Science

Latest
A researcher holds a banded vampire bat.

Vampire Bats Call Out to Friends to Share Blood Meals

After they prep bite sites to lap the blood out of live cows, females invite their roostmates to join them

Moai statues at the Rano Raraku site on Easter Island

Genetic Study Maps When and How Polynesians Settled the Pacific Islands

Mysterious stone figures on far-flung islands may have been erected by descendants of seafaring explorers from the same archipelago

Ultrasound of a 4-month-old fetus

A Brief History of the Sonogram

In the mid-1950s, a Scottish obstetrician became the first to apply ultrasound technology to a pregnant human abdomen

Aaron Bolds, a former college basketball player, graduated from medical school in 2018. He’s now a doctor at Mount Sinai Health System in New York, specializing in rehabilitation medicine.

To Boost Black Men in Medicine, Advocates Turn to Sports

High-performing athletes possess many of the skills and attributes that physicians need, supporters of the strategy say

Courtney Gallaher’s Women in Science students at Northern Illinois University created quilt blocks representing astrophysicist Margaret J. Geller, biologist Rachel Carson, and mathematician Ada Lovelace.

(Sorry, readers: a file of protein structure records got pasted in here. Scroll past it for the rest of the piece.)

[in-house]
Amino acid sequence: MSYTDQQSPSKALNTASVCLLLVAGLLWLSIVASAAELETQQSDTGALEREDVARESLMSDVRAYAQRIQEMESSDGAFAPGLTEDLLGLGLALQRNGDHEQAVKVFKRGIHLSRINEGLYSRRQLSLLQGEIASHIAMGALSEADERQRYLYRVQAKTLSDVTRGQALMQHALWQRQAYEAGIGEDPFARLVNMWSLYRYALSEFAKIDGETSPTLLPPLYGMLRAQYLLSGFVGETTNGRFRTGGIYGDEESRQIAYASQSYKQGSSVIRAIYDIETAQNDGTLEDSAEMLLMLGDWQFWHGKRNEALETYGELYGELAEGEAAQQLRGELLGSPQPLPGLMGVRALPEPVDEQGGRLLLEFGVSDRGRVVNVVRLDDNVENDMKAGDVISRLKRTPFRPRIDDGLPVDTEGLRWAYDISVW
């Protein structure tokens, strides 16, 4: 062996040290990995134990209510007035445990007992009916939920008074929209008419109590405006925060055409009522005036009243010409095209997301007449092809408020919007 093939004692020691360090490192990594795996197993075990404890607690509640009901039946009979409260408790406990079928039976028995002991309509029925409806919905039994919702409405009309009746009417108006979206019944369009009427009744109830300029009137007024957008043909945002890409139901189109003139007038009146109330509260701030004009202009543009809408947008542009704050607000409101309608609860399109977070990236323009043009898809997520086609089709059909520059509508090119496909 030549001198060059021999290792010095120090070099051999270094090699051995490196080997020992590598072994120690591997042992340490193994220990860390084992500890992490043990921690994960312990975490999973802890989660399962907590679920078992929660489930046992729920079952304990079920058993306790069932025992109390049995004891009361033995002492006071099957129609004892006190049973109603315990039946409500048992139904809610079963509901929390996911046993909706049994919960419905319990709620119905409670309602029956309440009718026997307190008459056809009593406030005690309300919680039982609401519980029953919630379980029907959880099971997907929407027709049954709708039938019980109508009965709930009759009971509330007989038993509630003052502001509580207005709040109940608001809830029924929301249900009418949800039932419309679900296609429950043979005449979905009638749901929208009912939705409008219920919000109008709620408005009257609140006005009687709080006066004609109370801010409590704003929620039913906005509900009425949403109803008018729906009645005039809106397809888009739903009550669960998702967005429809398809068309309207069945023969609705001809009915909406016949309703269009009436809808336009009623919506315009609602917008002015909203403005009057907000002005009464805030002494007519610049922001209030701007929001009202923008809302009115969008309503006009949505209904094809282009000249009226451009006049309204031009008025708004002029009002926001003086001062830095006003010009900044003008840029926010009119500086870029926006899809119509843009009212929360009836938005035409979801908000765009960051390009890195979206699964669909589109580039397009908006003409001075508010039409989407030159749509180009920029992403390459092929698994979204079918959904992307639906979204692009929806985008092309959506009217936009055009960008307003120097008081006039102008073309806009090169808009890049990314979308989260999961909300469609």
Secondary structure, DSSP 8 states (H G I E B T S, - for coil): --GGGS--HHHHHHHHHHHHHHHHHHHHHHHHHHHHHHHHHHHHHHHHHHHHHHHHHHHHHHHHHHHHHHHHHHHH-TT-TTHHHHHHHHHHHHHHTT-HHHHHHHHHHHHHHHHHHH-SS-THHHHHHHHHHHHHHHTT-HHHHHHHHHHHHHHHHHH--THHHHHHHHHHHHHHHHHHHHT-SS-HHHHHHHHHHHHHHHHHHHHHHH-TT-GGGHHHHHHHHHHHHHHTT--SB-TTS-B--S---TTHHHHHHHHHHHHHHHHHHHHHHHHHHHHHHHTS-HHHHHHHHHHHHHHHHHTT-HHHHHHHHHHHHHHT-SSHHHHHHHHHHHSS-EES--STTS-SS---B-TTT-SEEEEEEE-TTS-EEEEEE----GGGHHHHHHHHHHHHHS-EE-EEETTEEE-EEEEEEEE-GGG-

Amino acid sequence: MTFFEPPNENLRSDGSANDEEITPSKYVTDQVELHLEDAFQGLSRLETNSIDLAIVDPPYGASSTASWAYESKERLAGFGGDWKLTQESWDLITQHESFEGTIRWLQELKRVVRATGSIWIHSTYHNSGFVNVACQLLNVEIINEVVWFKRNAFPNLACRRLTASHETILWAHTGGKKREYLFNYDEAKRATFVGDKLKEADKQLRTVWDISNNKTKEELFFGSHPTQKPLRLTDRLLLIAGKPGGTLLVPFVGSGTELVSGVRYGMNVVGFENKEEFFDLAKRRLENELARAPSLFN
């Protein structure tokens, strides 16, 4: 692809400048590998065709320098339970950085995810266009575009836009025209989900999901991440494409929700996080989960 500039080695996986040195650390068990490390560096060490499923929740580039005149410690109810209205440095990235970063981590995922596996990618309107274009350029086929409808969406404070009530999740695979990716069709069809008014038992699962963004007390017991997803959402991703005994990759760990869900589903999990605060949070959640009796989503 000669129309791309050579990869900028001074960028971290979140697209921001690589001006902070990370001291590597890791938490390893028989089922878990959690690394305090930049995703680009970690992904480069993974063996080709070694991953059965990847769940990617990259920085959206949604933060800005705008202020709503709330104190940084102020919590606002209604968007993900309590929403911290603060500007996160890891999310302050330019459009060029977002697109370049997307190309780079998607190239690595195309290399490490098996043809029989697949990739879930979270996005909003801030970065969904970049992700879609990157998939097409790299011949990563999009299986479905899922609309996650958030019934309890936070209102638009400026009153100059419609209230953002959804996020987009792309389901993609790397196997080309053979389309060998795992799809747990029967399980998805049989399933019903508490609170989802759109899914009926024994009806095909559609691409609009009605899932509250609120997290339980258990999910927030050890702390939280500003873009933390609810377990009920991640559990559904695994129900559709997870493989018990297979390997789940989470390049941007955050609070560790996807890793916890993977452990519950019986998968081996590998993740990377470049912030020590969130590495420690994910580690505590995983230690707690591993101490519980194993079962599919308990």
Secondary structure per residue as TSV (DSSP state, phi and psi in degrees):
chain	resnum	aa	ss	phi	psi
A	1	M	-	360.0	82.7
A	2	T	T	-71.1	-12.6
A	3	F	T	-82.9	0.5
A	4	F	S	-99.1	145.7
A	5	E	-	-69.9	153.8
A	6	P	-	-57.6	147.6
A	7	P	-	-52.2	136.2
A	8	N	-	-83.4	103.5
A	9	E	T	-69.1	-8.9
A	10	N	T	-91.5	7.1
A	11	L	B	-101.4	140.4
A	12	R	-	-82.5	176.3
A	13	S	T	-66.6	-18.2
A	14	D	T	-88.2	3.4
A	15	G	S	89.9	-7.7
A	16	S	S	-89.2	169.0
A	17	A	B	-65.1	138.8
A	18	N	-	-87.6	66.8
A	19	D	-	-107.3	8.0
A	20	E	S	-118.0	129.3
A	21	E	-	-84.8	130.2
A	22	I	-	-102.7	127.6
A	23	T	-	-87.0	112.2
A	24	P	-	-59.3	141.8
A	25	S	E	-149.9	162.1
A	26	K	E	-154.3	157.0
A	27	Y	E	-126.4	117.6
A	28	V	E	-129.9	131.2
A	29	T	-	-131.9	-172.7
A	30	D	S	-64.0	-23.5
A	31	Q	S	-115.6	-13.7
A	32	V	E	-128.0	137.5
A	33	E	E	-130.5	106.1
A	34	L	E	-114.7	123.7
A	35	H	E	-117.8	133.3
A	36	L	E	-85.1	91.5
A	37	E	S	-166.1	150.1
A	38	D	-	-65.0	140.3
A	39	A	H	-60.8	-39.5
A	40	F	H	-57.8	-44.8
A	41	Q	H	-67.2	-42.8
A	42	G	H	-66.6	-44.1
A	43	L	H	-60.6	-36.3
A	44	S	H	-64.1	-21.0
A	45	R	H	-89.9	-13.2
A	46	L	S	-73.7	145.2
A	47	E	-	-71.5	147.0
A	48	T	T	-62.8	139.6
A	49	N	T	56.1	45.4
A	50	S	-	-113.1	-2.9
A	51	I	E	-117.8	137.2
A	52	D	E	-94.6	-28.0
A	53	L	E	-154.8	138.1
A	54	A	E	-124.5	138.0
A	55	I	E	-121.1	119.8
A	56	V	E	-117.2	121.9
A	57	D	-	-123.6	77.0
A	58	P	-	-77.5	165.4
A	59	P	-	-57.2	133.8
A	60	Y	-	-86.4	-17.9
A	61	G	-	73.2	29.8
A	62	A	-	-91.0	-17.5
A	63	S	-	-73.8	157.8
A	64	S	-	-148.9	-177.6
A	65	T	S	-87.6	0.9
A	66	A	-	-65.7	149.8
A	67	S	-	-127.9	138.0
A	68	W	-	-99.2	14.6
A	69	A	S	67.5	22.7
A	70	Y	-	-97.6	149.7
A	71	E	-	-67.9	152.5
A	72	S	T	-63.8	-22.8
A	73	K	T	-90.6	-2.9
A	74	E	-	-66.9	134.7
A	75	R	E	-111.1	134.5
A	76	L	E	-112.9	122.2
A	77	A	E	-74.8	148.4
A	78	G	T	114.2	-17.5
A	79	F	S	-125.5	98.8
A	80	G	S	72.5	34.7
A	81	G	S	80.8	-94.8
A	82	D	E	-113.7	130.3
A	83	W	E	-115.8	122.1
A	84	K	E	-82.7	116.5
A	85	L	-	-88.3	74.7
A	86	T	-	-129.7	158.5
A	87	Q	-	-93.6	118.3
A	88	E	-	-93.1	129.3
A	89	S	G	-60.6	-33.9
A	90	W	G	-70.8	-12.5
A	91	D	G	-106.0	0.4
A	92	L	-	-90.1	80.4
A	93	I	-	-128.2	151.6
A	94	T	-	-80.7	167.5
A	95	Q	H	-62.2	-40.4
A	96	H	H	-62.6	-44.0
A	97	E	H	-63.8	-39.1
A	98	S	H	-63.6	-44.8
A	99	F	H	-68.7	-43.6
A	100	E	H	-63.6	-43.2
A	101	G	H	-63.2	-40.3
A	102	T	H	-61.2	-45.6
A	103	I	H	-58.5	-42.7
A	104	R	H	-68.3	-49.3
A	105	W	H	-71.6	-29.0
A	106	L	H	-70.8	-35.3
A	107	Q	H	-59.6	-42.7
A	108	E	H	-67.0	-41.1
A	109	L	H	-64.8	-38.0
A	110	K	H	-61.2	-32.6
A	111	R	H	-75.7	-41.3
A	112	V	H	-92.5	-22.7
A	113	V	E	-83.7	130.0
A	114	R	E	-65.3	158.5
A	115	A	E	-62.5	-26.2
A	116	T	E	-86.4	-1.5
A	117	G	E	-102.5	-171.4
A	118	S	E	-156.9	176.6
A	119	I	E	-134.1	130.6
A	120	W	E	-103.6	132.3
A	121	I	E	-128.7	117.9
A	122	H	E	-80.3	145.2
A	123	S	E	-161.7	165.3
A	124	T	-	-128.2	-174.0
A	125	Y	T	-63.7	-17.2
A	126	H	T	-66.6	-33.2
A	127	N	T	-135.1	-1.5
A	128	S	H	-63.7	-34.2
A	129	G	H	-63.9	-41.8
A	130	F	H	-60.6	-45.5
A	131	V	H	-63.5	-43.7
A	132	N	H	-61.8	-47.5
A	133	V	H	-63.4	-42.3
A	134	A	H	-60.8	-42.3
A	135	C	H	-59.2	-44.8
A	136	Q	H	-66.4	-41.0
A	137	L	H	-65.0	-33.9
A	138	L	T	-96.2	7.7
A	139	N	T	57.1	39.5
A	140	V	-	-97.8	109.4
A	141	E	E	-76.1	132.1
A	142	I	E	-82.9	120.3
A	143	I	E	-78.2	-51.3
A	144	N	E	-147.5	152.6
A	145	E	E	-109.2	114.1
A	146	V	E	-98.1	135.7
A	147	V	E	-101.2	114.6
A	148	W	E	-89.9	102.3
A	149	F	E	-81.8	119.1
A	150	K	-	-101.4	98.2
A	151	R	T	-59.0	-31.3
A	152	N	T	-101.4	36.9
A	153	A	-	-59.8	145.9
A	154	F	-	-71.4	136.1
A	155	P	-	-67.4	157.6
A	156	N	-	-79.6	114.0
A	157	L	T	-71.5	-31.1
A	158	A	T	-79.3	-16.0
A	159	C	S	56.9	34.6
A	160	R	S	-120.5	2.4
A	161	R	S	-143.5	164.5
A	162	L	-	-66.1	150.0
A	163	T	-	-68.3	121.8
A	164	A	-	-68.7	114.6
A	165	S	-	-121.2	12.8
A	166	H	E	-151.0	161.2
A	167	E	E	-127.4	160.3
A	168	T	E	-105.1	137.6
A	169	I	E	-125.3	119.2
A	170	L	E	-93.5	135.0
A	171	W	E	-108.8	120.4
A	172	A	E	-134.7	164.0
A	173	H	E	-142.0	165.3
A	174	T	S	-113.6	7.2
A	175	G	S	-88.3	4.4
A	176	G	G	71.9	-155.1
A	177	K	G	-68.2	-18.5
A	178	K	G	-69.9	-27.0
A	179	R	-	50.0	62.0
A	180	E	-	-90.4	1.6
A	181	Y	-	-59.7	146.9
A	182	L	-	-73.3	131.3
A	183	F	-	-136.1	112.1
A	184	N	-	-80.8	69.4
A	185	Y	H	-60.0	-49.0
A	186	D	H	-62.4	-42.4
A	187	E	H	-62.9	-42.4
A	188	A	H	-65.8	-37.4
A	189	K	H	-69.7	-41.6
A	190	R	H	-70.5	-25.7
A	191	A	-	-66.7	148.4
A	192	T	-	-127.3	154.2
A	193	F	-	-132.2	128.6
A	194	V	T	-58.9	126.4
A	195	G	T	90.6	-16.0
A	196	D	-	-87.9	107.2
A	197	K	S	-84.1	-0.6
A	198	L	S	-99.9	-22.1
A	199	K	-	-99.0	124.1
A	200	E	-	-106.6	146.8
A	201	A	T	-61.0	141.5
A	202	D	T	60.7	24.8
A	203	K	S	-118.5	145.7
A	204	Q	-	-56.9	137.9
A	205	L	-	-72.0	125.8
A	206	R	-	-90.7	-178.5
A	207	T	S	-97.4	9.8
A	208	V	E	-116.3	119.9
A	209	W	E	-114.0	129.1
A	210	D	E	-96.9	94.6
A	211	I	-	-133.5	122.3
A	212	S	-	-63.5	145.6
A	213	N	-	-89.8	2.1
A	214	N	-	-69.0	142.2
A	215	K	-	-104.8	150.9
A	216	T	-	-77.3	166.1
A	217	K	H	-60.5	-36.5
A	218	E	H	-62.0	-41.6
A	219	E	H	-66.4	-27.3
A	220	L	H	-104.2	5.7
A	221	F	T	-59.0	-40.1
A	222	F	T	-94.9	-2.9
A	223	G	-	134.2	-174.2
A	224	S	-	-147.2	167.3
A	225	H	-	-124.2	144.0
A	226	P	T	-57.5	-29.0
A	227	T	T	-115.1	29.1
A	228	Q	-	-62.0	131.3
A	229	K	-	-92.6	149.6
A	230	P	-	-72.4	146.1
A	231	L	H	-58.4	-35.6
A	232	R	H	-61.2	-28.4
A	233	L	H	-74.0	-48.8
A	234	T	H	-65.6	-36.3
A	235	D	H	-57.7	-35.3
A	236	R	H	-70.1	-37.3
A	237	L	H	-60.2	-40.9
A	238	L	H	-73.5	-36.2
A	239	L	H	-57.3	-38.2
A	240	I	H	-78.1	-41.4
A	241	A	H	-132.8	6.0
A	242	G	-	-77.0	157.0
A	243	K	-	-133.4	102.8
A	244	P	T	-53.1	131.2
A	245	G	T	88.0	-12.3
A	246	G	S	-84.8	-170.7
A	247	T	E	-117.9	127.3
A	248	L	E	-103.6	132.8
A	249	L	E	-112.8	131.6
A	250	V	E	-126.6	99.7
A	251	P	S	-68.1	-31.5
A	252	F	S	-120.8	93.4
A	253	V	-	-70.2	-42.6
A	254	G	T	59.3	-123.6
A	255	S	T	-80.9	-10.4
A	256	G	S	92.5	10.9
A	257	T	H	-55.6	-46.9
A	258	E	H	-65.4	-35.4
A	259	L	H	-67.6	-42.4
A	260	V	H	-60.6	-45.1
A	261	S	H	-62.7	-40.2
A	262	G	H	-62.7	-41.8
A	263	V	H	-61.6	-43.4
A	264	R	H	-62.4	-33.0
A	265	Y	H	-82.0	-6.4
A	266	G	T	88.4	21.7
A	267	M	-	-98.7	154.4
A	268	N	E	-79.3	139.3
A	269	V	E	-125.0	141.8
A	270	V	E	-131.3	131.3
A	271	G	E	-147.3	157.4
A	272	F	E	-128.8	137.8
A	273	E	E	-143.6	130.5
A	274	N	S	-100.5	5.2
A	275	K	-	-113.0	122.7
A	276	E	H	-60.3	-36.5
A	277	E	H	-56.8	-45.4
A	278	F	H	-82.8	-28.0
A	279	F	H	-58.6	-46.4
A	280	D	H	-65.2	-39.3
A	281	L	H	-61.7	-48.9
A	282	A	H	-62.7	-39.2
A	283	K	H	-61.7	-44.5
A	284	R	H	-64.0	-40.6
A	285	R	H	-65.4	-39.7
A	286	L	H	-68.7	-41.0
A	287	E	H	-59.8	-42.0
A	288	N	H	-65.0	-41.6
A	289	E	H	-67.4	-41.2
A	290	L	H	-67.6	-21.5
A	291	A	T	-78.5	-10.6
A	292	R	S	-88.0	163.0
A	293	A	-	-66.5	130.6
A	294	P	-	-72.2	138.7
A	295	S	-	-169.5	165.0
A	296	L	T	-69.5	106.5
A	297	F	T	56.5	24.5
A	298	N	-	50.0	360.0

Inside the Growing Movement to Share Science Through Quilting

The classic medium allows researchers, students and artists to tell stories about science, technology, engineering and math

A diver swims over a bleached section of the Great Barrier Reef near Heron Island.

The Planet Has Lost Half of Its Coral Reefs Since 1950

A new study finds dramatic declines in coral reef cover, biodiversity and fish abundance

Natural disasters do not destroy buildings evenly. By studying which fall and which are left standing, engineers can develop new strategies for the future.

When a Natural Disaster Hits, Structural Engineers Learn From the Destruction

StEER engineers assess why some buildings survive hurricanes, tornadoes, earthquakes and tsunamis, and why others do not

A bone tool from Contrebandiers Cave likely used for making clothes out of the skin of predators.